Harry’s therapist tells him that she fears that part of him “is trapped in 1997” — the year not only of Diana’s death but also of Tony Blair’s election, the Spice Girls’ claim for world domination, and the historical blockbuster Titanic. On a state visit to South Africa with his father in the late 1990s, designed to maximize press optics, Harry met both Nelson Mandela and the Spice Girls. The British flag tightly emblazoned on the pop stars’ chests prompts a moment of reflection, where Harry ponders whether his mother really would have wanted a British flag on her coffin; whether South Africans wanted Britain as colonizers is a question too complex to interrogate. Recoiling from the possibility of political introspection, Harry tells us that he sees value in an image of “manly courage, and British power” and is “inspired” by it.

Moehringer the Friendly Ghost

As a child, Harry still believed that Balmoral was “Paradise”: he was “too busy,” he tells us, “fishing, shooting, running up and down ‘the hill’ to notice anything off about the feng shui of the old castle.” An odd choice of words to say the least, but strangely not out of place in Spare, which jumps chaotically from a myriad of different stylistic registers. At one point he refers to the radio as “the wireless;” at another the British press as “padre” — who speaks like this? Is this vernacular supposed to add charm and approachability to the millionaire prince? It’s unclear, but perhaps, like Daniel Craig’s bizarre Southern accent in Knives Out, the jarring effect is the point.

Moehringer, a former New York Times Pulitzer Prize–winning journalist who also ghostwrote Andre Agassi’s autobiography, acts as Harry’s friendly ghost, ushering his foibles and missteps into the comforting arc of psychoanalytic knowledge. Moehringer was brought to the tennis player’s attention after publishing his own memoir The Tender Bar in 2005, about growing up with a father who vanished from the family when he was young. To tell Agassi’s story Moehringer got into Freud, Jung, and all kinds of mythology — seeking out any frame of reference to give a complex explanation for the tennis player’s deeply conflicted psyche.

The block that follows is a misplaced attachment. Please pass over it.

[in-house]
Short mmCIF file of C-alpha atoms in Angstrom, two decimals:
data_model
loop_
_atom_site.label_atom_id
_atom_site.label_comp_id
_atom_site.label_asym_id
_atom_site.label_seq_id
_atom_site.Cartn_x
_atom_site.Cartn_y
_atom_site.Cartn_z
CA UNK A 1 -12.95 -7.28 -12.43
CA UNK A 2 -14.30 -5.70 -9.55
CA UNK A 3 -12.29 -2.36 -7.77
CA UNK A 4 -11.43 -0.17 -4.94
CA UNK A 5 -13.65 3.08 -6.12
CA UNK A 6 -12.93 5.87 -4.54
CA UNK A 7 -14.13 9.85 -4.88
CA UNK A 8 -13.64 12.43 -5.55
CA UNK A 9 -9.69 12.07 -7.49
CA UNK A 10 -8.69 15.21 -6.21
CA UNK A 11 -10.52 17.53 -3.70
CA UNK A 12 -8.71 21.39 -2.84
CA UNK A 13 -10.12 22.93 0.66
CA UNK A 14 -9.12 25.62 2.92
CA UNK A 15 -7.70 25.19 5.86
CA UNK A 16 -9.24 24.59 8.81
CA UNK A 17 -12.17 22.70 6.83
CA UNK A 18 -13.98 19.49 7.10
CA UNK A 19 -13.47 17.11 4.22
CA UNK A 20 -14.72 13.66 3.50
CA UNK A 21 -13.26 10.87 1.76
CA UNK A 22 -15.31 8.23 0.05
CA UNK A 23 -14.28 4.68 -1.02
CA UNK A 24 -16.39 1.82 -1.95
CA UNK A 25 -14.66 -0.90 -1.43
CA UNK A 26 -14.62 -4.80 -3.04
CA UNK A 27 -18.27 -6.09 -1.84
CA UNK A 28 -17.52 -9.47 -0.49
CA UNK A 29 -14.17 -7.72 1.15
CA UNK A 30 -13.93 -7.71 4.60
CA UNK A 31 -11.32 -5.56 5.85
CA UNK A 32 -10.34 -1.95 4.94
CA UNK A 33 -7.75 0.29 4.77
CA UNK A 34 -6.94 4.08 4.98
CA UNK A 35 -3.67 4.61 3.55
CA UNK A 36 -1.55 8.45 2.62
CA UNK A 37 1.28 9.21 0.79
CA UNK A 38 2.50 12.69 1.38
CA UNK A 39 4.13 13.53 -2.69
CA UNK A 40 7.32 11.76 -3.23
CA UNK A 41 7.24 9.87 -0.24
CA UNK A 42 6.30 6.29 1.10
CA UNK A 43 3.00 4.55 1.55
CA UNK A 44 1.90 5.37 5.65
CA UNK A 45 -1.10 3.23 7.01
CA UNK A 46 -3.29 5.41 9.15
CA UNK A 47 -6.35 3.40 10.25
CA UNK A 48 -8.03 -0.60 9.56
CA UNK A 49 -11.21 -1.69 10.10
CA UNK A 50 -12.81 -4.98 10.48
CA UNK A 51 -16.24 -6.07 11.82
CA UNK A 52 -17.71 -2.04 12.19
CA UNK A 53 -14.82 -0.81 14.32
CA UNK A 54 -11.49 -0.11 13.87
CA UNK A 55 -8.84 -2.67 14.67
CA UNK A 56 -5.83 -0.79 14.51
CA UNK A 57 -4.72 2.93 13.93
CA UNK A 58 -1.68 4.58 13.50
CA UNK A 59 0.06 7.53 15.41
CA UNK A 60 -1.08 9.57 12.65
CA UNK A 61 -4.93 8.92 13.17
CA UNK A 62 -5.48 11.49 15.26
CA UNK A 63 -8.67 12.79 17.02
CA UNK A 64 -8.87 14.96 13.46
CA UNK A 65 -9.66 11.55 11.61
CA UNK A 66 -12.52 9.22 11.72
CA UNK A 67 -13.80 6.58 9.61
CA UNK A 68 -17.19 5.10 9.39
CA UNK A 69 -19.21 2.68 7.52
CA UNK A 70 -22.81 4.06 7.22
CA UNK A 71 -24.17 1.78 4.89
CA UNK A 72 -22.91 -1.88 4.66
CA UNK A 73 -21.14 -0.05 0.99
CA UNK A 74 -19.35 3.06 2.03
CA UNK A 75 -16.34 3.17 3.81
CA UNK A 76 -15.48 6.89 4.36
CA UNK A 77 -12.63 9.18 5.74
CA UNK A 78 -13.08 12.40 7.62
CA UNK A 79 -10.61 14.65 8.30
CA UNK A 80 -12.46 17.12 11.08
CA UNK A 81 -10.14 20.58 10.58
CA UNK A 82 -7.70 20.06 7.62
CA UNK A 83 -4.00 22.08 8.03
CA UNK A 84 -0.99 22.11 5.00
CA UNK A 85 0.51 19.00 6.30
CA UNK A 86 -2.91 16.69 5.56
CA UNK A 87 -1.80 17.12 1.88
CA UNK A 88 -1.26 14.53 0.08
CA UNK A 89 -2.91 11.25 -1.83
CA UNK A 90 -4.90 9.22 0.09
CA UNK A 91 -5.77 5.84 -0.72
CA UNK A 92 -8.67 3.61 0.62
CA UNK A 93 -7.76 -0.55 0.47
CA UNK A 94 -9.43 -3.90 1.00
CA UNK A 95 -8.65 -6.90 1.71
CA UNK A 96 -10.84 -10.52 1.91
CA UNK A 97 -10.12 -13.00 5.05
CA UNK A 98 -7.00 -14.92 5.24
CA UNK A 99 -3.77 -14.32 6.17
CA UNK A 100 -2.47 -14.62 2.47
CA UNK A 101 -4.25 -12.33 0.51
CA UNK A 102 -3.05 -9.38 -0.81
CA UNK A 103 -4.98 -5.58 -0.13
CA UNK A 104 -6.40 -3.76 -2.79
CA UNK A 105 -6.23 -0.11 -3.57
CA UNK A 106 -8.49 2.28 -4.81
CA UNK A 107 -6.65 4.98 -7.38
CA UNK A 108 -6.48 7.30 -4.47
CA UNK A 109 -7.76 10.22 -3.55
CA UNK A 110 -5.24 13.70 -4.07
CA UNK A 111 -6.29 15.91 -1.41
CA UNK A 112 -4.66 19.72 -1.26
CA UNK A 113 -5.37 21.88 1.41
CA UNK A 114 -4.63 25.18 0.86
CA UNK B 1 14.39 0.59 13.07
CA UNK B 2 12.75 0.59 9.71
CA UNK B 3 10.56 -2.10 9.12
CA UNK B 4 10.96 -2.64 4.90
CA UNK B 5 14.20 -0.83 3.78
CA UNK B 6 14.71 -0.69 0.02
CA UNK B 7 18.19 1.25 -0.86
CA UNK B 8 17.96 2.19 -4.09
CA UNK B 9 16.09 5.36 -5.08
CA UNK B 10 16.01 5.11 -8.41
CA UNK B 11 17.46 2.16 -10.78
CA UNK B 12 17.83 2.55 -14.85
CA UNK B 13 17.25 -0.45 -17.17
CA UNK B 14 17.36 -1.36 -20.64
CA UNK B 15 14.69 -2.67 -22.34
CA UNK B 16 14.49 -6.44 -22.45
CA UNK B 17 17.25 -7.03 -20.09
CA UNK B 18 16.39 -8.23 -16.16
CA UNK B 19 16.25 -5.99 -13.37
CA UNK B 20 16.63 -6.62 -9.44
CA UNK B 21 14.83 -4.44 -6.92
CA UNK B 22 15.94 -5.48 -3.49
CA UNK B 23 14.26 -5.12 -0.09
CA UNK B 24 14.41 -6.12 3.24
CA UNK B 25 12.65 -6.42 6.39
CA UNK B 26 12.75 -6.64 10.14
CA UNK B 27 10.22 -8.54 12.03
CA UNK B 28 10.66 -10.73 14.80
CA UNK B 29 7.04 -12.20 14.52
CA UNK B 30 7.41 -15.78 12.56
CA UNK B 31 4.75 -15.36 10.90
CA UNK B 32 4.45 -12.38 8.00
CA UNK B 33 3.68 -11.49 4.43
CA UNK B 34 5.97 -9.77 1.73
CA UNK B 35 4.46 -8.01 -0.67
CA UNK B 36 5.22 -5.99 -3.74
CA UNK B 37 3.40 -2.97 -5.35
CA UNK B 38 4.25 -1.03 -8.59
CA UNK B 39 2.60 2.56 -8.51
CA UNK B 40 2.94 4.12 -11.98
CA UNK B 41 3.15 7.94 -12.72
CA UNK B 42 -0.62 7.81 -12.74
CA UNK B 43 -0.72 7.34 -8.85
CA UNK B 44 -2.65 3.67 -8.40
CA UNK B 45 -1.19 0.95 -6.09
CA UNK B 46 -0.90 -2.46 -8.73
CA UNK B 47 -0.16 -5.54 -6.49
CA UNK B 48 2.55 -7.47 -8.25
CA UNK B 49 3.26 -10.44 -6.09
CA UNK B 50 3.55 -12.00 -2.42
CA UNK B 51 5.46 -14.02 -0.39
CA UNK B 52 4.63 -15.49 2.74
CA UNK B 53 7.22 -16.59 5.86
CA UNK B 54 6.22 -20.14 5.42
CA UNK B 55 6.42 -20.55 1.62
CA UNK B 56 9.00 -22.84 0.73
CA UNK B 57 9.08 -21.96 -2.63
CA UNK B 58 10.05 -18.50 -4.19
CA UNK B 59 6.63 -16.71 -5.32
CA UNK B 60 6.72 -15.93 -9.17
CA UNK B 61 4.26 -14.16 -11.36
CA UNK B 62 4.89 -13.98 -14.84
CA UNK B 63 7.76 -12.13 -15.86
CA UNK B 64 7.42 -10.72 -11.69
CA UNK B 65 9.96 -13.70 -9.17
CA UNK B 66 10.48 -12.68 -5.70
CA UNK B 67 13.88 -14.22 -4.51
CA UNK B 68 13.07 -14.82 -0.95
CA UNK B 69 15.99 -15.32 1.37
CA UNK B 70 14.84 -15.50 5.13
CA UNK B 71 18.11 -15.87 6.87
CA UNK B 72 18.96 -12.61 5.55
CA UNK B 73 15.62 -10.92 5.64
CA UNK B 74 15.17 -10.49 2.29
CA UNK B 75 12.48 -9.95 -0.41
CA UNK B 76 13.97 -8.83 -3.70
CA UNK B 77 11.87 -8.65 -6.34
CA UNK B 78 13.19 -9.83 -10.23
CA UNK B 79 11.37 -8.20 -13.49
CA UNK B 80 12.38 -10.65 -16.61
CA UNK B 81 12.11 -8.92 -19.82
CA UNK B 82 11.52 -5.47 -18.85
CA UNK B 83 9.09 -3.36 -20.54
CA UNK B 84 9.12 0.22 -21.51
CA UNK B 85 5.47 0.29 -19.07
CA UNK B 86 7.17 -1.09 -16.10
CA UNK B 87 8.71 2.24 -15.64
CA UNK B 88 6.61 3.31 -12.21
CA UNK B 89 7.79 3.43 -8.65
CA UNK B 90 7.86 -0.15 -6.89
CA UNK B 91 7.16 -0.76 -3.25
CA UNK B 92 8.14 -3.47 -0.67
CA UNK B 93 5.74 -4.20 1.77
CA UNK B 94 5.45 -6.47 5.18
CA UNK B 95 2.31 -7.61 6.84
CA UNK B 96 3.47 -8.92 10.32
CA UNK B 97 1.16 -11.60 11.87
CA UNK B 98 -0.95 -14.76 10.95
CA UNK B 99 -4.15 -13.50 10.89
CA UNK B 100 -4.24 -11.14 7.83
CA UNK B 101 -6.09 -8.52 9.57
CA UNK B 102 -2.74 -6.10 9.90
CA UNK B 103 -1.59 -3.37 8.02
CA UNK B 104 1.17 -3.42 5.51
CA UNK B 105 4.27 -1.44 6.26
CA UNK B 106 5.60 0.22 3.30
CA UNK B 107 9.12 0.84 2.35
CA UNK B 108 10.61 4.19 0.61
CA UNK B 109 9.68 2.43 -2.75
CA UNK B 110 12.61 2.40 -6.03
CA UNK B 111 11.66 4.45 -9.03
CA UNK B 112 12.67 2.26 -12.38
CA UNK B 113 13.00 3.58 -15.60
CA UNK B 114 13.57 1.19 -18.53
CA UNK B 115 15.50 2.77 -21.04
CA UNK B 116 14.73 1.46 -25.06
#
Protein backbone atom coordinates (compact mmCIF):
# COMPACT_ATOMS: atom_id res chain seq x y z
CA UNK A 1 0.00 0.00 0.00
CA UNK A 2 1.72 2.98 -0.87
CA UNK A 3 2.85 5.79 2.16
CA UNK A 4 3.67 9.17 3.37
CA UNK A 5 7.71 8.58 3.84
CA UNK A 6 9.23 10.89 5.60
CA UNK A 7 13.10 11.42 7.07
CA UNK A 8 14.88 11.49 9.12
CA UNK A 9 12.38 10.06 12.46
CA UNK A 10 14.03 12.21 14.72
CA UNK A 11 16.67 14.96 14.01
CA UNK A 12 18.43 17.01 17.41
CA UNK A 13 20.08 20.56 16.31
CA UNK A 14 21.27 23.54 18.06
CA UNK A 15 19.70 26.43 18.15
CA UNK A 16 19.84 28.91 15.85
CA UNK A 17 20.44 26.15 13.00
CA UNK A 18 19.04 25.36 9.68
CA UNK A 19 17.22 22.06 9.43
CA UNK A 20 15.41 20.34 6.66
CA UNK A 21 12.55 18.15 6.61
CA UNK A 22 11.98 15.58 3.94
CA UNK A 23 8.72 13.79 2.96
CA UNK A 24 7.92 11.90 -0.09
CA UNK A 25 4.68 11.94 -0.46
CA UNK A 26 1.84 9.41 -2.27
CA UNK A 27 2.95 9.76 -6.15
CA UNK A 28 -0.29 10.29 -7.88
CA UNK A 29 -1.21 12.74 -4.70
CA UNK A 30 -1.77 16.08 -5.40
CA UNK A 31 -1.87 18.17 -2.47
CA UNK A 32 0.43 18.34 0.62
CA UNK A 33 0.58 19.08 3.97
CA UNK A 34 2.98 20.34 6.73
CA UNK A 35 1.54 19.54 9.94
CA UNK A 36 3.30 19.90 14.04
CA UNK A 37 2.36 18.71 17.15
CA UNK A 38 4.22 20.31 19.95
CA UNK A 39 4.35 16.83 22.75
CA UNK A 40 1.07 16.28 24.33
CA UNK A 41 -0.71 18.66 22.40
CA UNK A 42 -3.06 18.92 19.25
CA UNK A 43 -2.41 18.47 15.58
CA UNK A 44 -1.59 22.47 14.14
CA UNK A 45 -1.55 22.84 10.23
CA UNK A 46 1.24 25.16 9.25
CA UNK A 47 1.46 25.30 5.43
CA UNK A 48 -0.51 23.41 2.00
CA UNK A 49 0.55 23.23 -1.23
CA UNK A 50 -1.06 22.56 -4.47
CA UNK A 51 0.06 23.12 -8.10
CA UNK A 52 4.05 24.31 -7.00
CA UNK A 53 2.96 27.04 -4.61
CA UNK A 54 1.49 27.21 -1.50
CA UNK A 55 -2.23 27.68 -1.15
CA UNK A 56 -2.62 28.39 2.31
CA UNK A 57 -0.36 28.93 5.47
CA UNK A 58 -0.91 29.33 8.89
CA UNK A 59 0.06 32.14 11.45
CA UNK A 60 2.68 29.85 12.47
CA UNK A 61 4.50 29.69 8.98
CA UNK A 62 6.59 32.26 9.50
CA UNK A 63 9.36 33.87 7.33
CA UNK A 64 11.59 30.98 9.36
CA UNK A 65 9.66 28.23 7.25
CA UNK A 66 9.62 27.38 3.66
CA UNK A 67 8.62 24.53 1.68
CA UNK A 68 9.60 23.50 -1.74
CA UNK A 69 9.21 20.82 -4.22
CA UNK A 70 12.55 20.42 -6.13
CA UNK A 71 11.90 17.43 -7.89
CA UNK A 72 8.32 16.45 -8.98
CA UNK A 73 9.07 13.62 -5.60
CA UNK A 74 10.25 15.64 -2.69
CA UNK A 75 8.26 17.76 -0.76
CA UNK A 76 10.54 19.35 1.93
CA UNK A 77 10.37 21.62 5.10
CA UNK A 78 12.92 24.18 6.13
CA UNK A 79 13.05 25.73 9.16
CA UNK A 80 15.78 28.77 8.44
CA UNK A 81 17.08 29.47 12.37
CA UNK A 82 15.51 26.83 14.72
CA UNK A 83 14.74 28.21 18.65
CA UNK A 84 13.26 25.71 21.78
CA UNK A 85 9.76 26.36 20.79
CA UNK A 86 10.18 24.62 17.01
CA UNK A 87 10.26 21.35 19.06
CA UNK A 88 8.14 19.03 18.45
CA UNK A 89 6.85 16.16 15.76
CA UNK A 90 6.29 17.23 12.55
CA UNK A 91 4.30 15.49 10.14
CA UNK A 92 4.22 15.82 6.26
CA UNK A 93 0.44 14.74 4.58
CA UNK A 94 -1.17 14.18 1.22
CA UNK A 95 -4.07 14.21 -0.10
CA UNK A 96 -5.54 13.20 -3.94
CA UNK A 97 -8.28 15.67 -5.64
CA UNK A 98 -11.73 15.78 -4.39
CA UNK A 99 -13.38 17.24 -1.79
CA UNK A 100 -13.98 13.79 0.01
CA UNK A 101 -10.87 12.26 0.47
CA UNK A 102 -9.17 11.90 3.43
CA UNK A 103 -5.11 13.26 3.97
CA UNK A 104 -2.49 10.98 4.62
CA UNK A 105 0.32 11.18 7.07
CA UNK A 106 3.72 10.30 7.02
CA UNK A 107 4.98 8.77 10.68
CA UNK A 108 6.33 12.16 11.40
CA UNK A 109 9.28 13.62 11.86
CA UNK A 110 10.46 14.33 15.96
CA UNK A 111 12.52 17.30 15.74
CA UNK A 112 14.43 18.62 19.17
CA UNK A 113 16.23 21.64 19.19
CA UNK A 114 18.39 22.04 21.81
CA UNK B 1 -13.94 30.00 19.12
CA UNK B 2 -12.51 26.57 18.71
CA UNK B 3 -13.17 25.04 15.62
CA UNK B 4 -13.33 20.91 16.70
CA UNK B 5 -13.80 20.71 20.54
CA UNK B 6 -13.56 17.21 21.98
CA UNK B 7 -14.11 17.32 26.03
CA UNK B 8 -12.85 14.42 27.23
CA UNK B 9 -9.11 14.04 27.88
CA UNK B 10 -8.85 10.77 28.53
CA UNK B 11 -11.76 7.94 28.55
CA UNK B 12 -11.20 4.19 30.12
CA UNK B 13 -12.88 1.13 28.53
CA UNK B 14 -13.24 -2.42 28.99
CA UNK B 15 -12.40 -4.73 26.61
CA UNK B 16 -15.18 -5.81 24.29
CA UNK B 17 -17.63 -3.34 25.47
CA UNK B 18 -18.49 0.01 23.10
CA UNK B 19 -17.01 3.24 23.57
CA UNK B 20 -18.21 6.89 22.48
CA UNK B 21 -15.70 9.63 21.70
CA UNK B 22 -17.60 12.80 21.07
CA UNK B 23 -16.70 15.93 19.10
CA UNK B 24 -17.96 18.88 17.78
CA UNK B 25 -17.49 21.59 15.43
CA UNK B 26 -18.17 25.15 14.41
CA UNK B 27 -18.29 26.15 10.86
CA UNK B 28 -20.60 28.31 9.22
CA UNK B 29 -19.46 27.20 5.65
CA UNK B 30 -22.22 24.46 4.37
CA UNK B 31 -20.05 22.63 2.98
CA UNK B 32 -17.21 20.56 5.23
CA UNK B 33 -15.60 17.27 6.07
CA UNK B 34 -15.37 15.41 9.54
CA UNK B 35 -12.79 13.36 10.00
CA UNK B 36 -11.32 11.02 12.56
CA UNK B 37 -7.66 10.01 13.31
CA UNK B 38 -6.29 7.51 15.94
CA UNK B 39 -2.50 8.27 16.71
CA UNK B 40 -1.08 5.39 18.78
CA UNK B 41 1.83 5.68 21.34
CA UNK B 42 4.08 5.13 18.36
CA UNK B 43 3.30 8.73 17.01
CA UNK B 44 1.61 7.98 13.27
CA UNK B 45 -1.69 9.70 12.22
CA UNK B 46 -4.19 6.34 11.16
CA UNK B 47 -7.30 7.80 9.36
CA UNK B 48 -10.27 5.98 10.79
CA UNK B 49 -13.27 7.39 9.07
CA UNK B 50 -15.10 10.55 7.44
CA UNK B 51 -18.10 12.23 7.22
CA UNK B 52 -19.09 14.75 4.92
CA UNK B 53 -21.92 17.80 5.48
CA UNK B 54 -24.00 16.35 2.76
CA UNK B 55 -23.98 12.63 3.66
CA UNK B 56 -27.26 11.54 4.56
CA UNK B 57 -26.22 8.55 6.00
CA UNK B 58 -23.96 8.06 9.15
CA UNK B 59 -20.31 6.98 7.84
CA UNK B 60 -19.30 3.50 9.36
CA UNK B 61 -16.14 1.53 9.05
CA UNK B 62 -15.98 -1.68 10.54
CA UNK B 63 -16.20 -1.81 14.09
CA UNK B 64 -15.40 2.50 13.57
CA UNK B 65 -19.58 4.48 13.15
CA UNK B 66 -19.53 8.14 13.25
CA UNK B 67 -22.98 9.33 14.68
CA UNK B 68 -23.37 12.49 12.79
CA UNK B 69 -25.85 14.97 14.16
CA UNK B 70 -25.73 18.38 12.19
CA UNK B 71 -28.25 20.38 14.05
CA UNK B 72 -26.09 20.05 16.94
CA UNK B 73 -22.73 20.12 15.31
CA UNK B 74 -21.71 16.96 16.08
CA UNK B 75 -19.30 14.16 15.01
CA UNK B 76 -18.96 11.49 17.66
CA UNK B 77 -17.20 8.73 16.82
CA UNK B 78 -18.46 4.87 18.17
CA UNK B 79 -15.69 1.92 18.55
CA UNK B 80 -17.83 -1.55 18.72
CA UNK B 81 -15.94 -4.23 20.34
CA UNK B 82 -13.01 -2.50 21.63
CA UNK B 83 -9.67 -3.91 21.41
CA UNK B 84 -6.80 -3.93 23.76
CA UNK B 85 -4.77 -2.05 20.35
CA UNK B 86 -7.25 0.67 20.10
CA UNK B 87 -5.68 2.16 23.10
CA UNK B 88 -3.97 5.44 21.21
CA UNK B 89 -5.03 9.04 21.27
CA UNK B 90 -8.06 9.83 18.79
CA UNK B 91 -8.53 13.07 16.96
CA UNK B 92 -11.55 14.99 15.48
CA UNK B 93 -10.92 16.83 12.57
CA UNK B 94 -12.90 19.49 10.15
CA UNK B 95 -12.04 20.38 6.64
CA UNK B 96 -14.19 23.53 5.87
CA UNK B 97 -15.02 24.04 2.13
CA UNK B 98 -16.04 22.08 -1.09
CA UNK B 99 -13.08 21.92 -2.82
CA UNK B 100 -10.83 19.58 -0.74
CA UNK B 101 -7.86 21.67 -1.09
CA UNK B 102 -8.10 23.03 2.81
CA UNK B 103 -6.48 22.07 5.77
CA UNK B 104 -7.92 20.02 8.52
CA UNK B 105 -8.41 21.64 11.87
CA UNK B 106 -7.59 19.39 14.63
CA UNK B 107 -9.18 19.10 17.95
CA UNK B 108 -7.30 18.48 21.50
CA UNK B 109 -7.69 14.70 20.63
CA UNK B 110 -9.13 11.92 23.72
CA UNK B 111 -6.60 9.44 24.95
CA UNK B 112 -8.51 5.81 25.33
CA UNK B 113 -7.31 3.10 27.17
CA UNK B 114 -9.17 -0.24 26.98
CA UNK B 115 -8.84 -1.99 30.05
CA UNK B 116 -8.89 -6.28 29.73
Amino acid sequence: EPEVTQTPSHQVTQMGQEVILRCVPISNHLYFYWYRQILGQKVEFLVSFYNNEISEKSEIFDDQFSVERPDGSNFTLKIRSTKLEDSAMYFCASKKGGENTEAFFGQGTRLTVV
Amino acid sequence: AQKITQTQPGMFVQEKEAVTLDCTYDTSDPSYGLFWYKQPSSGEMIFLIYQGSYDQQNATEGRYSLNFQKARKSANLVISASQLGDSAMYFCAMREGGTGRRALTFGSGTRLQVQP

In the face of the symbolic force of royalty, Moehringer turns not only to Freud but to Shakespeare’s kings to fit Harry into a glorified literary tradition. But his subject is not made for heroic, or indeed antiheroic, drama. The first part of the book revolves around the ghostwriter’s attempt to make his subject worthy of Shakespearean tragedy (and the affection of his father, an avid fan of the bard). But the classic hits home too hard. “I opened Hamlet,” Harry tells us. “Hmm: Lonely prince, obsessed with dead parent, watches remaining parent fall in love with dead parent’s usurper . . . ? I slammed it shut. No thank you.”

Despite his elite education, Harry casts highbrow culture aside, opting for more down-to-earth TV viewing. The dislike of literary culture is another thread that connects him once again to “mummy.” The English writer Sue Townsend once said of Diana that she was “a fatal non-reader.” She was never known to finish a book, other than the romances of her step-grandmother Barbara Cartland.

The cumulative effect of Harry’s normcore lowbrow rebrand is, ostensibly, to make the prince relatable: a cute ginger; a little bit naughty; a man who refuses to shave his beard for his wedding; just like another oddball royal who married a divorcée, only this time she’s not a Nazi, and neither is he.

We, the reader, listen in to the trauma of belonging to a family where you are repeatedly told you do not belong — by that family, by the press, by a schooling system whose eminent success is molded on principles of exclusive brutality. It would be easy, after reading dozens of pages of self-absorption protesting otherwise, to forget that he is an insider. We, the reader, are encouraged to take up the role of Harry’s “mate,” accompanying him on his earnest, heartfelt journey of self-education so that he becomes, at the end of his Odyssey, woke-like-us. We see the young devilish boy, prone to drug-taking and faux pas, as a spare part in the working machinery of the royal family — the spare part who is so much surplus labor (the title is genius, and surely not Harry’s).

Eat, Death, Love